A parable and a story

I guess it was about a year and a half ago, I was in an English class where we read The Blithedale Romance.  As much as I hate to admit than an existentialist novel changed my life, it did, but it’s excuseable if you know about Hawthorne other than making fun of his vast descriptive passages.  Anyway, in one class discussion everyone was laying into the main character for being kind of a passive-aggressive douche and I was kind of disagreeing because I think he’s portrayed in a sympathizable light, but I couldn’t quite describe it besides just saying something along the lines of “I think it’s true that he does all these bad things but he’s also presented in a way that you want to sympathize with him” which is easy to argue with because the novel is written in the first person.  But I think the issue was that I identified with him because he feels left out.  And then Tyler Kingdon said,

“I think he’s a good guy, I think he’s just nervous.”

When I get nervous I get this really giddy feeling in my stomach.  It’s more of a physical feeling than a mental anxiety of any kind, but the physical discomfort distracts me and I can’t do anything until I’ve dealt with this nervousness.  I feel kind of lightheaded and I start physically shaking just the slightest bit, not enough that anyone would see except to maybe notice I was uncomfortable.  And I become even more passive and even more awkward.


It’s Christmas Eve.  My family upholds the annual tradition of going to Kell’s.  I get there first and hold a table.  My family arrives: Mom, Dad, Max, Kara, Amelia.  We feast on pasties and soup.  This year we all worked so we didn’t meet until 4:00.  They were supposed to close at 4 but they stayed open until 6 or so because there were a lot of patrons counting on dinner.  We think the owners do a family gathering in the restaurant later in the evening.

We decide to go to Kara’s house and open gifts.  Mom and Dad go together.  Kara and Amelia go together.  I want to go pick up my gift for Mom from my house.  Max decides to take me.  We joke about stopping for an Irish car bomb.  On the way out, we see a new-looking bar nextdoor to Kell’s called “[Post]” (It’s in post-alley, very post-modern?  Yes, especially the brackets).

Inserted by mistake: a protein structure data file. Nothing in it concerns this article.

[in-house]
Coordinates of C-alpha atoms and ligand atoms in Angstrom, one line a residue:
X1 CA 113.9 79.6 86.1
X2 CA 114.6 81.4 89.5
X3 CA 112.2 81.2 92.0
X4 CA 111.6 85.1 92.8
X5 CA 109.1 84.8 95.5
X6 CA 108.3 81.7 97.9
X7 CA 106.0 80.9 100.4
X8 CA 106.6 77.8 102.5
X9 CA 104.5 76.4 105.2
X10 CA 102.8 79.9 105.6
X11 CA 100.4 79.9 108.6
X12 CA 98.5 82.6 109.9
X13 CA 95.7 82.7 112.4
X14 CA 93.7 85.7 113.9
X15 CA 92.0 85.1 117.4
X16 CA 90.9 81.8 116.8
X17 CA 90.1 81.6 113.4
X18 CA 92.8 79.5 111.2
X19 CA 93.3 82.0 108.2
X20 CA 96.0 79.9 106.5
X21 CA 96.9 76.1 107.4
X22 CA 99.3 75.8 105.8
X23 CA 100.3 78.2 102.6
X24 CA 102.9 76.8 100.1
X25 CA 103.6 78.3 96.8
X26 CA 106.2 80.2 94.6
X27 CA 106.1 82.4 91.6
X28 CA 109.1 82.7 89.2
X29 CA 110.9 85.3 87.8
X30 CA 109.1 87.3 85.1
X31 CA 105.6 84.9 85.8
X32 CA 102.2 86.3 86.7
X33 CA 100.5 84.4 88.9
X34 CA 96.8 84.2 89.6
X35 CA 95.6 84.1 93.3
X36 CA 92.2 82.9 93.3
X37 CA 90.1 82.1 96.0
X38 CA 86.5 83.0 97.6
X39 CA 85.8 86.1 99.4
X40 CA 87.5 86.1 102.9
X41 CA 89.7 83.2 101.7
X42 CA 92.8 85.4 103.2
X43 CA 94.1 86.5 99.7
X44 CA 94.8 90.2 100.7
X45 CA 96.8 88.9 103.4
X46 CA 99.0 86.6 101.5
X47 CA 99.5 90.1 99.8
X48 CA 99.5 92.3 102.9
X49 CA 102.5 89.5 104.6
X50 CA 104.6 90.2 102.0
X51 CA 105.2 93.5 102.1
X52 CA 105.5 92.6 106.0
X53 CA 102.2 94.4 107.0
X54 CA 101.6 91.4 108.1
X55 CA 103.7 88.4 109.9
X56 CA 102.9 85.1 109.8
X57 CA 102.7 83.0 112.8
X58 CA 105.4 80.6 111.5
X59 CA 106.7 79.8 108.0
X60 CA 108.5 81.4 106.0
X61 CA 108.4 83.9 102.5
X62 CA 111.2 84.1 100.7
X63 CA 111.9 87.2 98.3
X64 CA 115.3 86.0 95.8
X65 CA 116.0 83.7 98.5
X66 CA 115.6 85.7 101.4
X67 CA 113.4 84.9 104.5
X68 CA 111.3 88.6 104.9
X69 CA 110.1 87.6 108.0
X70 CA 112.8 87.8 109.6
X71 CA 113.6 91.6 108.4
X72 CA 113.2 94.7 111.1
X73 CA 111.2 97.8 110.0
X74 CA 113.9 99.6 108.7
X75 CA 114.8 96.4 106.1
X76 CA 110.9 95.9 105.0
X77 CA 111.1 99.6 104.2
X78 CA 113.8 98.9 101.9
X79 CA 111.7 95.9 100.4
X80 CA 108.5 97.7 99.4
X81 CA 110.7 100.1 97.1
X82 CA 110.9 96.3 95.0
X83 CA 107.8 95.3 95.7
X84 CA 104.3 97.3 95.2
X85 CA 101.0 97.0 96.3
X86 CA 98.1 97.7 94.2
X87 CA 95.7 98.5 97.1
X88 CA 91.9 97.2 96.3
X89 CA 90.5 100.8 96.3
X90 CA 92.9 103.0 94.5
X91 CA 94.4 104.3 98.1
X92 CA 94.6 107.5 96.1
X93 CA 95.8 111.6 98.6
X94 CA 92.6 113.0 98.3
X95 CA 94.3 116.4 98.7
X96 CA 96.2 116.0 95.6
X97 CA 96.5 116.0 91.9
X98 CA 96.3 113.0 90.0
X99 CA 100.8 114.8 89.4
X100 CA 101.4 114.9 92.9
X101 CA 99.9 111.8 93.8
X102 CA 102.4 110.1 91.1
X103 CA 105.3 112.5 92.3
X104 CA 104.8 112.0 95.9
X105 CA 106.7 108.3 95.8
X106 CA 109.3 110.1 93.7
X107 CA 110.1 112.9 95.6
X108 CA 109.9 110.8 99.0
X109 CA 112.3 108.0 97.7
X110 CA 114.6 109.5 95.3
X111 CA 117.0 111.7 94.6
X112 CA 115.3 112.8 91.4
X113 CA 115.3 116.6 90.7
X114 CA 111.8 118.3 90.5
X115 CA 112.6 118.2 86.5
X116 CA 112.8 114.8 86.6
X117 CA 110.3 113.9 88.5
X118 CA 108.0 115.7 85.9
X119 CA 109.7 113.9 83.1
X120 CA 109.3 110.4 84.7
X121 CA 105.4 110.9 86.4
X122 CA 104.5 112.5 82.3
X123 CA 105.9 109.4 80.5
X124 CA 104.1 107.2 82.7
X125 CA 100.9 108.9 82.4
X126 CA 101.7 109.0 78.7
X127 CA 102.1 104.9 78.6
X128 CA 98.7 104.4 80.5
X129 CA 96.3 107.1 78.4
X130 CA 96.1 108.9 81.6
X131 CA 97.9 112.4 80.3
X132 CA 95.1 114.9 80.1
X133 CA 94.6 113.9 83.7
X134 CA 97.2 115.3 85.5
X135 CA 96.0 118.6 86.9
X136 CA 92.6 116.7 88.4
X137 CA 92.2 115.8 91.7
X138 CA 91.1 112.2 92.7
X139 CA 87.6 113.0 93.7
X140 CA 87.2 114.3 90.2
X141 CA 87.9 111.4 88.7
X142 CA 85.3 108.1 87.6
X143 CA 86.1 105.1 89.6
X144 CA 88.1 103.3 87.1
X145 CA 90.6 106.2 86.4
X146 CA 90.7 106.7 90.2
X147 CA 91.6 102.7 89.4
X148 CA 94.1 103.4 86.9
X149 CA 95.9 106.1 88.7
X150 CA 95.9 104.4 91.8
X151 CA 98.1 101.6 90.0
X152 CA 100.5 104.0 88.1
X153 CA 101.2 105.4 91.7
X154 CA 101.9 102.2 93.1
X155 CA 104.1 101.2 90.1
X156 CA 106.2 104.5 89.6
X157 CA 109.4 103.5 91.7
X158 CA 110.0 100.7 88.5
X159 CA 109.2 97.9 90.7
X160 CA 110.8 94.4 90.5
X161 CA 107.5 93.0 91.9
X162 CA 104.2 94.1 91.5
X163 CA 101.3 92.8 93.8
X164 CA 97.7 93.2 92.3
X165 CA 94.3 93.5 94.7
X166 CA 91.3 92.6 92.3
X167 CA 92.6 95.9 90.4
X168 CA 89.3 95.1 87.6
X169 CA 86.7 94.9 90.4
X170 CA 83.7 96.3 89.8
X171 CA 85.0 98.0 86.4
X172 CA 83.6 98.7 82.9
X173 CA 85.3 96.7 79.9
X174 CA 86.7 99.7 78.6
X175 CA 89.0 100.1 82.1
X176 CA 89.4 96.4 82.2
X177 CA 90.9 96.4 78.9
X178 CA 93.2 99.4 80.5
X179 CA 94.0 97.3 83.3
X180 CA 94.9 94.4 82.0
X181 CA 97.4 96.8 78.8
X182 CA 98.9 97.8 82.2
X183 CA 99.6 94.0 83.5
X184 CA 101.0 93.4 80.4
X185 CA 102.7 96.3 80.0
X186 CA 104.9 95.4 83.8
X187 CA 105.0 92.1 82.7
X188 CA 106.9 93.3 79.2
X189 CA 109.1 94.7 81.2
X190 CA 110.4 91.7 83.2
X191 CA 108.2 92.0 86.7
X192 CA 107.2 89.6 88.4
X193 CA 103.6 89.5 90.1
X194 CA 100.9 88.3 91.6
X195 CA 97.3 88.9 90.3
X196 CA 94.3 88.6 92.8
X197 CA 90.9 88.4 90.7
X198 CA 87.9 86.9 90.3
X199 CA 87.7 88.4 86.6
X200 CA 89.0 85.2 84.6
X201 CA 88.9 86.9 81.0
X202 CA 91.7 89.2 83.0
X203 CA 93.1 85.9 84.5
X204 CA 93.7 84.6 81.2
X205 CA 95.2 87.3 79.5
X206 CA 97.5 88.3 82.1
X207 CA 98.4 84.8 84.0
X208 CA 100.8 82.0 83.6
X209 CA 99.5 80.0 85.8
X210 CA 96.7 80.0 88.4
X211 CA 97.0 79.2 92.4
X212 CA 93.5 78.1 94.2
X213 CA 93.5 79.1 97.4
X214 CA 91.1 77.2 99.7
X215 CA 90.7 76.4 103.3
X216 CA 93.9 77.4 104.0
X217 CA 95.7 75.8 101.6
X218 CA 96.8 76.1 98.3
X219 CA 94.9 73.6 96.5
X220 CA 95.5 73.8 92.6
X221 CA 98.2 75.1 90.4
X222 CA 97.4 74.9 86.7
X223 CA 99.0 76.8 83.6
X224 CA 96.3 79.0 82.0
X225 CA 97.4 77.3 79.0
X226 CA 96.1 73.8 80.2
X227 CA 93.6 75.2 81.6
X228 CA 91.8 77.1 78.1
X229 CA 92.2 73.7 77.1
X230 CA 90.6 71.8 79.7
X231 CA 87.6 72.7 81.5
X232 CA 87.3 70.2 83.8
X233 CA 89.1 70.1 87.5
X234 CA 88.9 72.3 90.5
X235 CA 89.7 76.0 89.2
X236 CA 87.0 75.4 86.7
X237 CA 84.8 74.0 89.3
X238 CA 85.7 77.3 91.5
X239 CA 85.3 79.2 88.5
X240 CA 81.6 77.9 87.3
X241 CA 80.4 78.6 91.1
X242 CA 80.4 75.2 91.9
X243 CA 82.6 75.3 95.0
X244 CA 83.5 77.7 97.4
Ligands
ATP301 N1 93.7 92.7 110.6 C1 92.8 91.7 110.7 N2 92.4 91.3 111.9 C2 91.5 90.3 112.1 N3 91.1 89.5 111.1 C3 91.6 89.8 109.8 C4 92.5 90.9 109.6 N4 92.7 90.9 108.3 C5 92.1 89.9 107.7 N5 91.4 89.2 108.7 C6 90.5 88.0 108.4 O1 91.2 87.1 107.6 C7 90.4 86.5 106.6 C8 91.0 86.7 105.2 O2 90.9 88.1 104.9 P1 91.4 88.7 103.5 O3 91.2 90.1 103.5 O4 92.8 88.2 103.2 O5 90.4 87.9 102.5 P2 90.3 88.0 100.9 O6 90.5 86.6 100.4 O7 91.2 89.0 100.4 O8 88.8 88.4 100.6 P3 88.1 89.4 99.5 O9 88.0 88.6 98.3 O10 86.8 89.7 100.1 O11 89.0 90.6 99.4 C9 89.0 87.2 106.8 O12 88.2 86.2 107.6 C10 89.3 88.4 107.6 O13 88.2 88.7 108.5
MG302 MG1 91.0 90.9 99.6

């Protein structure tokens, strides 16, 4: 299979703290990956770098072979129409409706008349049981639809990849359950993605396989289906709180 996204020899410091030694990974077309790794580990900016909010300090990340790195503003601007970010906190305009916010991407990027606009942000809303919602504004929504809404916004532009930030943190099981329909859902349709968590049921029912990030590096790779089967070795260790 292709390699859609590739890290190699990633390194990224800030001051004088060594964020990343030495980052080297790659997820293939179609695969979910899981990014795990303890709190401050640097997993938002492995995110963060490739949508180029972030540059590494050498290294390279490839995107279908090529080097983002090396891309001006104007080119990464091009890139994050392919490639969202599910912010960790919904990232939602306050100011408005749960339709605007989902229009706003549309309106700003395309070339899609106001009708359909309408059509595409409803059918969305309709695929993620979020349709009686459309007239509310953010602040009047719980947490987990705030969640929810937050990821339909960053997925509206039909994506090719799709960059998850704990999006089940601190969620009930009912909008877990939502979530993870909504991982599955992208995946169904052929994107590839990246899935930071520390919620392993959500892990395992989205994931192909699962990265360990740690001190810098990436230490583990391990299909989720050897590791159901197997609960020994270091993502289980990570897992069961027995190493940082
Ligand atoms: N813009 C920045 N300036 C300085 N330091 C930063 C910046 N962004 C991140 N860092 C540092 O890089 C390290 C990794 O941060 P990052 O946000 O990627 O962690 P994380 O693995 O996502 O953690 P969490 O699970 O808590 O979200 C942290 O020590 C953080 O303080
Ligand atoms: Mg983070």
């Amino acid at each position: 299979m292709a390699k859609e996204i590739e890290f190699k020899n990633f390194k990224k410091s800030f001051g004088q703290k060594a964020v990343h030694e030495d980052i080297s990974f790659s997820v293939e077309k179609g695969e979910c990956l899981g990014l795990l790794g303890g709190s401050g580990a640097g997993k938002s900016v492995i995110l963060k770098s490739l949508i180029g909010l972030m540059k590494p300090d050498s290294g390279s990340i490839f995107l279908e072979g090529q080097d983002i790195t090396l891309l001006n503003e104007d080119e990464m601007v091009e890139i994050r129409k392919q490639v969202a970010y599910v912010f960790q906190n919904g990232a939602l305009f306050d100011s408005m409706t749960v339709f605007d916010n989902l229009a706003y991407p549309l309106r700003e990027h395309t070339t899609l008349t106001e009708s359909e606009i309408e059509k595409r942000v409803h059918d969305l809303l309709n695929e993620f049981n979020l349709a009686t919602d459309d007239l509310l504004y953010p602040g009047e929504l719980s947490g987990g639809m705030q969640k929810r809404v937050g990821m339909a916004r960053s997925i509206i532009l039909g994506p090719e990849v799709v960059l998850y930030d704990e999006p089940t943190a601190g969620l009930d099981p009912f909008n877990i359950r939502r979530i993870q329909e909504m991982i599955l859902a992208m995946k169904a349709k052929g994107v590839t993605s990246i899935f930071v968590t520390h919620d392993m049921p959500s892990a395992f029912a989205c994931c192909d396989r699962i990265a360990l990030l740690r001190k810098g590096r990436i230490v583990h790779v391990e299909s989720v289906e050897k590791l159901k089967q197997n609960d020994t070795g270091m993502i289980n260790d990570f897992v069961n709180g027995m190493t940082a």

“Want to go in?” Max asks.  We always make fun of Max for being late to family gatherings.  Well, “make fun of” is a positive way to explain our feelings about it.  He’s not just fashionably late.  He’s often annoyingly late.


We go in and order a Guinness.  The bartender talks to Max and it turns out they have a mutual friend.  He’s new to town and Max asks him what he thinks of Seattle.  He says, “It’s a town full of liberals who like to talk about how liberal they are but don’t like to do anything about it.”

I drink my beer.  I have to intentionally drink it faster than I’d like because I don’t like Guinness that much.  Normally a beer put in front of me would disappear in short order but because it’s Guinness I have to make an effort to stay ahead of Max.

We discuss business.  Max lectures me about the market.  I hold my ground relatively well.  After a while the bartender comes back by and says “Want to try some Fernet?  I used to drink it a lot when I was traveling in Buenos Aires.  It’s an Italian liqueur.”  We say okay and I reach for my wallet but the bartender says this one’s on him.

We drink it.  I think it tastes like a very earthy Ricola.  Max thinks it tastes like wood.  Neither of us say this in front of the bartender, who says “it’s an acquired taste.”

We go get my present and I spend a few minutes wrapping it while Max makes fun of my green fireplace.  On the way to Kara’s, Max’s phone rings and he ignores it.  Then my phone rings.

“It’s Kara,” I say.

“Ignore it,” He says.

We show up minutes later and we snack, open gifts, and drink wine.  At first I don’t tell them where we and Max went because I don’t think he’ll want them to know.  I just say “we had to stop and wrap the gift.”  But eventually he mentions something about a drink that tastes like wood and we tell them the story.  They laugh it off.  Later I leave with my parents.  They ask about it again.

“Did you guys really stop for a drink?” My mom says in an incredulous, good-humored tone.  The kind of tone that can turn into gregarious laughter or slight condescension.

“Yeah.”  I say.  And then I pause for a while, and then I say.

“I think he gets nervous.”


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